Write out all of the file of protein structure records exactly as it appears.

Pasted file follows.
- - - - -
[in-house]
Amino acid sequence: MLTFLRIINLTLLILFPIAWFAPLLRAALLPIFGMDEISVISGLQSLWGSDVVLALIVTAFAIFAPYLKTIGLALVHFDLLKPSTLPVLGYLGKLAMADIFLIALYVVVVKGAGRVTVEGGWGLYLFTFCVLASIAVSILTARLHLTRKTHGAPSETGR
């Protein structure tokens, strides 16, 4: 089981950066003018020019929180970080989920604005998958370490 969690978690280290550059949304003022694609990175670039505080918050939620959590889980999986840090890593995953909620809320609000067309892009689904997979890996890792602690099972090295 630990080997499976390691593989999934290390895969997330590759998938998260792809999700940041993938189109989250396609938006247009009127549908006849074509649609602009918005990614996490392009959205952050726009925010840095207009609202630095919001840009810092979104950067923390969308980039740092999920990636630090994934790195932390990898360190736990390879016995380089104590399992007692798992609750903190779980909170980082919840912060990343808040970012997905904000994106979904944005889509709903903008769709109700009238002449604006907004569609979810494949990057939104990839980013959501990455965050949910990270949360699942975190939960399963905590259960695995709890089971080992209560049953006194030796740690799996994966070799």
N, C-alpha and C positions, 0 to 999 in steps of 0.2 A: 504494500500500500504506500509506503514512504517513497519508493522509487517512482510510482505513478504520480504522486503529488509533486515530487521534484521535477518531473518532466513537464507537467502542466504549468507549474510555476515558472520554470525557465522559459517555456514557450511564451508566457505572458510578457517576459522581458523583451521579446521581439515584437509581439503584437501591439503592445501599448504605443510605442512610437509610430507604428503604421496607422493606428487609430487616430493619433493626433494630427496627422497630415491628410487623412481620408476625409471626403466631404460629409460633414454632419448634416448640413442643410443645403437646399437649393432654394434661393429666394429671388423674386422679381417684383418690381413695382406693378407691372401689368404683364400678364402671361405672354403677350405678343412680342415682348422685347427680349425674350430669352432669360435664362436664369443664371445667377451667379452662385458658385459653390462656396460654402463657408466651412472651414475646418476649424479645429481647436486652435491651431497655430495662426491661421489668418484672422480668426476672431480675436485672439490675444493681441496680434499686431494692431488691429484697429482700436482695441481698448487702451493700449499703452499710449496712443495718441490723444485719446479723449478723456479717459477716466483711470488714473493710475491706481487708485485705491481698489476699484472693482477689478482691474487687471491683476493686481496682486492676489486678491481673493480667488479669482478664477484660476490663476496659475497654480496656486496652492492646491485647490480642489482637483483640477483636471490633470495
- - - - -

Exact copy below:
[in-house]
Amino acid sequence: MLTFLRIINLTLLILFPIAWFAPLLRAALLPIFGMDEISVISGLQSLWGSDVVLALIVTAFAIFAPYLKTIGLALVHFDLLKPSTLPVLGYLGKLAMADIFLIALYVVVVKGAGRVTVEGGWGLYLFTFCVLASIAVSILTARLHLTRKTHGAPSETGR
């Protein structure tokens, strides 16, 4: 089981950066003018020019929180970080989920604005998958370490 969690978690280290550059949304003022694609990175670039505080918050939620959590889980999986840090890593995953909620809320609000067309892009689904997979890996890792602690099972090295 630990080997499976390691593989999934290390895969997330590759998938998260792809999700940041993938189109989250396609938006247009009127549908006849074509649609602009918005990614996490392009959205952050726009925010840095207009609202630095919001840009810092979104950067923390969308980039740092999920990636630090994934790195932390990898360190736990390879016995380089104590399992007692798992609750903190779980909170980082919840912060990343808040970012997905904000994106979904944005889509709903903008769709109700009238002449604006907004569609979810494949990057939104990839980013959501990455965050949910990270949360699942975190939960399963905590259960695995709890089971080992209560049953006194030796740690799996994966070799």
N, C-alpha and C positions, 0 to 999 in steps of 0.2 A: 504494500500500500504506500509506503514512504517513497519508493522509487517512482510510482505513478504520480504522486503529488509533486515530487521534484521535477518531473518532466513537464507537467502542466504549468507549474510555476515558472520554470525557465522559459517555456514557450511564451508566457505572458510578457517576459522581458523583451521579446521581439515584437509581439503584437501591439503592445501599448504605443510605442512610437509610430507604428503604421496607422493606428487609430487616430493619433493626433494630427496627422497630415491628410487623412481620408476625409471626403466631404460629409460633414454632419448634416448640413442643410443645403437646399437649393432654394434661393429666394429671388423674386422679381417684383418690381413695382406693378407691372401689368404683364400678364402671361405672354403677350405678343412680342415682348422685347427680349425674350430669352432669360435664362436664369443664371445667377451667379452662385458658385459653390462656396460654402463657408466651412472651414475646418476649424479645429481647436486652435491651431497655430495662426491661421489668418484672422480668426476672431480675436485672439490675444493681441496680434499686431494692431488691429484697429482700436482695441481698448487702451493700449499703452499710449496712443495718441490723444485719446479723449478723456479717459477716466483711470488714473493710475491706481487708485485705491481698489476699484472693482477689478482691474487687471491683476493686481496682486492676489486678491481673493480667488479669482478664477484660476490663476496659475497654480496656486496652492492646491485647490480642489482637483483640477483636471490633470495